CommunicationEmotional IntelligenceLeadership DevelopmentPsychological Safety

Defining Psychological Safety

Psychological safety is defined as being able to show and employ oneself without fear of negative consequences to self-image, status or career. It’s the idea of a workplace is a safe place for interpersonal risk taking.

What does that really mean?

It means people feel a sense of emotional safety. They feel internally relaxed.

It’s sometimes easier to understand in thinking about partners, marriages or friendships.

Emotional safety is the feeling of being able to trust your partner with your emotional well-being. You each care about the other’s emotional experience.

Psychological safety means that there isn’t anything you have to avoid saying. You don’t have to worry about how something might ‘land.’ Or walk on eggshells.

You can leave any impression managing at the door. There’s no worry over being misinterpreted so you don’t have to spend time and effort trying to avoid it.

You may still choose words and actions to fit the person or group, but you do so out of consideration and care rather than out of fear.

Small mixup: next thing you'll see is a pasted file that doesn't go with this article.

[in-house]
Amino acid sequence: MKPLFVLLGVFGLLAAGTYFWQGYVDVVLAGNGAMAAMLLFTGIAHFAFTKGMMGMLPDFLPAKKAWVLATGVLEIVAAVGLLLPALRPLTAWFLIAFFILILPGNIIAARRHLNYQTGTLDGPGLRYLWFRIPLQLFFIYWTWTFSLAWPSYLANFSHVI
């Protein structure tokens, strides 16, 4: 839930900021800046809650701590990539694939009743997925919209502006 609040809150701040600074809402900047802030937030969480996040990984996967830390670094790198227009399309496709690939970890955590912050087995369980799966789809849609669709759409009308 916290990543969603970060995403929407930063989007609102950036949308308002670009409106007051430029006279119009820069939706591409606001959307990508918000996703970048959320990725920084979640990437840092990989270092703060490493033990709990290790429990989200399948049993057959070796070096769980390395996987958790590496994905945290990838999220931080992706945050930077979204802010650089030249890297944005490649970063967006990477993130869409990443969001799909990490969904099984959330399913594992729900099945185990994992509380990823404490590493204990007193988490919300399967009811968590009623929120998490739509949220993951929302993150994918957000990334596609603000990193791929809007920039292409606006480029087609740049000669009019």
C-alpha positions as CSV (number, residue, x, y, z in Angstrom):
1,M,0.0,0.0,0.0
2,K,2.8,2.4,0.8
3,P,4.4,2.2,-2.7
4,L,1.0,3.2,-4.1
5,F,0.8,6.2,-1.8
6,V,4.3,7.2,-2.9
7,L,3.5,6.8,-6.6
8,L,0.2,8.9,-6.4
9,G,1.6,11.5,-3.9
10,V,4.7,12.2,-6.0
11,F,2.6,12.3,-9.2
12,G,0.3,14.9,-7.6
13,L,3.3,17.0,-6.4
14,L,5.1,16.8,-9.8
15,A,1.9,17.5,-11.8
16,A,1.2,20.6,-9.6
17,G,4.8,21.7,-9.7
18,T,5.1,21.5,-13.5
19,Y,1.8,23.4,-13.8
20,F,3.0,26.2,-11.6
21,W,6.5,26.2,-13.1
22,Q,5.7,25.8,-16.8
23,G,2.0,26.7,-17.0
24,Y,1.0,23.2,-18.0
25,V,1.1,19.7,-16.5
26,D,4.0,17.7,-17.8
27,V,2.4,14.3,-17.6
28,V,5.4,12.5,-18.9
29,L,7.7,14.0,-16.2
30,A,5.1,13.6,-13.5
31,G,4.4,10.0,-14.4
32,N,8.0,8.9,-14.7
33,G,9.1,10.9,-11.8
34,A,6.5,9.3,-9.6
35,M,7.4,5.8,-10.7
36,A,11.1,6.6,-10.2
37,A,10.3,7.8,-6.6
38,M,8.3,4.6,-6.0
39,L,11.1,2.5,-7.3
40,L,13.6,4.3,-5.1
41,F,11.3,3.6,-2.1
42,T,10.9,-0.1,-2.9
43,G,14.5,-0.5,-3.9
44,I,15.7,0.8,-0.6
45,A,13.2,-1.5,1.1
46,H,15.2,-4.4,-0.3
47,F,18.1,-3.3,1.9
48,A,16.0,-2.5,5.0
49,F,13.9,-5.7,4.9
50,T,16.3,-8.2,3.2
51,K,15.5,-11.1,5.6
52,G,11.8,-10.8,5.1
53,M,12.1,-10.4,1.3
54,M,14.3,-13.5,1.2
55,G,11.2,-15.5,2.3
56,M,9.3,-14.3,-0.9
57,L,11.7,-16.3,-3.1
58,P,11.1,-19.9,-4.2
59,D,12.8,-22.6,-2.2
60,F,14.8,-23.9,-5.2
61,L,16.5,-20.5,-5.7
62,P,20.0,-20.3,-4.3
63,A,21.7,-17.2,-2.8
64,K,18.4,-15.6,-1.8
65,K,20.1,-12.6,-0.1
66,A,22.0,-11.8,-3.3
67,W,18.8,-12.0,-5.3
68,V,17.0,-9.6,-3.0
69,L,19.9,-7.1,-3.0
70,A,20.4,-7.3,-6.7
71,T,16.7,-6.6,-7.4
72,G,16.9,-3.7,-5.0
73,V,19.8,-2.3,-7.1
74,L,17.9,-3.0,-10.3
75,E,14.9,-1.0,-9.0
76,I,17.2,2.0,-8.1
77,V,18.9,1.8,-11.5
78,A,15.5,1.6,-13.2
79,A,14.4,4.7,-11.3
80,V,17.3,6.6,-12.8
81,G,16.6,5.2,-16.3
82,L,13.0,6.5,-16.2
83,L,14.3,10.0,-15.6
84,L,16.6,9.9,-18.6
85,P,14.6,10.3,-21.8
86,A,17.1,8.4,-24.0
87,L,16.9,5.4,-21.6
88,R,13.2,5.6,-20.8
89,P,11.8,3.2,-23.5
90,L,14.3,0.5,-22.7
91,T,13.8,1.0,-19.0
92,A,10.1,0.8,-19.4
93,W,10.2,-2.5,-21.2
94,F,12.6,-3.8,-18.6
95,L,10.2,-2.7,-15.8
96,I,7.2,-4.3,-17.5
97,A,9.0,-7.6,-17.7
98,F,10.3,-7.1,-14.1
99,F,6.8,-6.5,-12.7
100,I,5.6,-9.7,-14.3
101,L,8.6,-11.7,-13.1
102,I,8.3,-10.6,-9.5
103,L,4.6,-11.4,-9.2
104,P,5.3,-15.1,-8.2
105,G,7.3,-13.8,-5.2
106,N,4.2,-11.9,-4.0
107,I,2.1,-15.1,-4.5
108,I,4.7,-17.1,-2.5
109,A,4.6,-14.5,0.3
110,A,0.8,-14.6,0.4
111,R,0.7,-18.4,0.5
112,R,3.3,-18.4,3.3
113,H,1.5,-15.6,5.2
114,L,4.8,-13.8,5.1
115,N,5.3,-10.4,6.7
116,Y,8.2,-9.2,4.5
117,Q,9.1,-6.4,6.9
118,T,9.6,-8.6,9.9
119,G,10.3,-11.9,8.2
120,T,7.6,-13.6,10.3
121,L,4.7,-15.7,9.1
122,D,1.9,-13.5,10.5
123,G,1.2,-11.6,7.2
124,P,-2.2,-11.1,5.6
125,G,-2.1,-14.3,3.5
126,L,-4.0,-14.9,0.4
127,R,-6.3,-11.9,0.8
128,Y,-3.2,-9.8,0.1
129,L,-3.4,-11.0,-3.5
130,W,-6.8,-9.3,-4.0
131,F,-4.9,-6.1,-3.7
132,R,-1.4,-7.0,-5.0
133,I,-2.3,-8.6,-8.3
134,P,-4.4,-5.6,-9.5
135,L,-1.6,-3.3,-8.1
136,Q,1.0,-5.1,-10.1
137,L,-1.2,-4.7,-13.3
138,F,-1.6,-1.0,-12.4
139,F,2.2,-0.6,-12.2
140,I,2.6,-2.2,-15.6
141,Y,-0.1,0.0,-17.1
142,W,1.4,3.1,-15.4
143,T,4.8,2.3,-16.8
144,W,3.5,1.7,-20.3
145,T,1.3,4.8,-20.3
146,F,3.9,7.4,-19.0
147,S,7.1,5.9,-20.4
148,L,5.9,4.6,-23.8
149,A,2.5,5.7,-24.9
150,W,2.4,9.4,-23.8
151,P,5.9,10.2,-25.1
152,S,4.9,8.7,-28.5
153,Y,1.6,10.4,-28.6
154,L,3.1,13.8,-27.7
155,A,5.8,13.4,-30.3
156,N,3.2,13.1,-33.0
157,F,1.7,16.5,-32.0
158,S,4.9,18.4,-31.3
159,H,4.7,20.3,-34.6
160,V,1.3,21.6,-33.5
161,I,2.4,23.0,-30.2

People feel comfortable with one another. They share a sense of camaraderie, shared history, and complicity.

In psychologically safe relationships, conflicts, opinions, and arguments are decoupled from the people expressing them. People don’t attack others’ competence, knowledge, motivation, personality, performance, or character.

Conflict is handled in healthy ways. People aren’t afraid of conflict and dissent and don’t dramatize it. They’re open to debate, welcoming it as a natural part of growth and getting to the best solutions.

You don’t have to worry about belonging because you’re already accepted.

#Human-CenteredLeadership #LeadershipDevelopment #EmotionalIntelligence #MentalHealth #TeamBuilding

Leave a Reply

Your email address will not be published. Required fields are marked *

This site uses Akismet to reduce spam. Learn how your comment data is processed.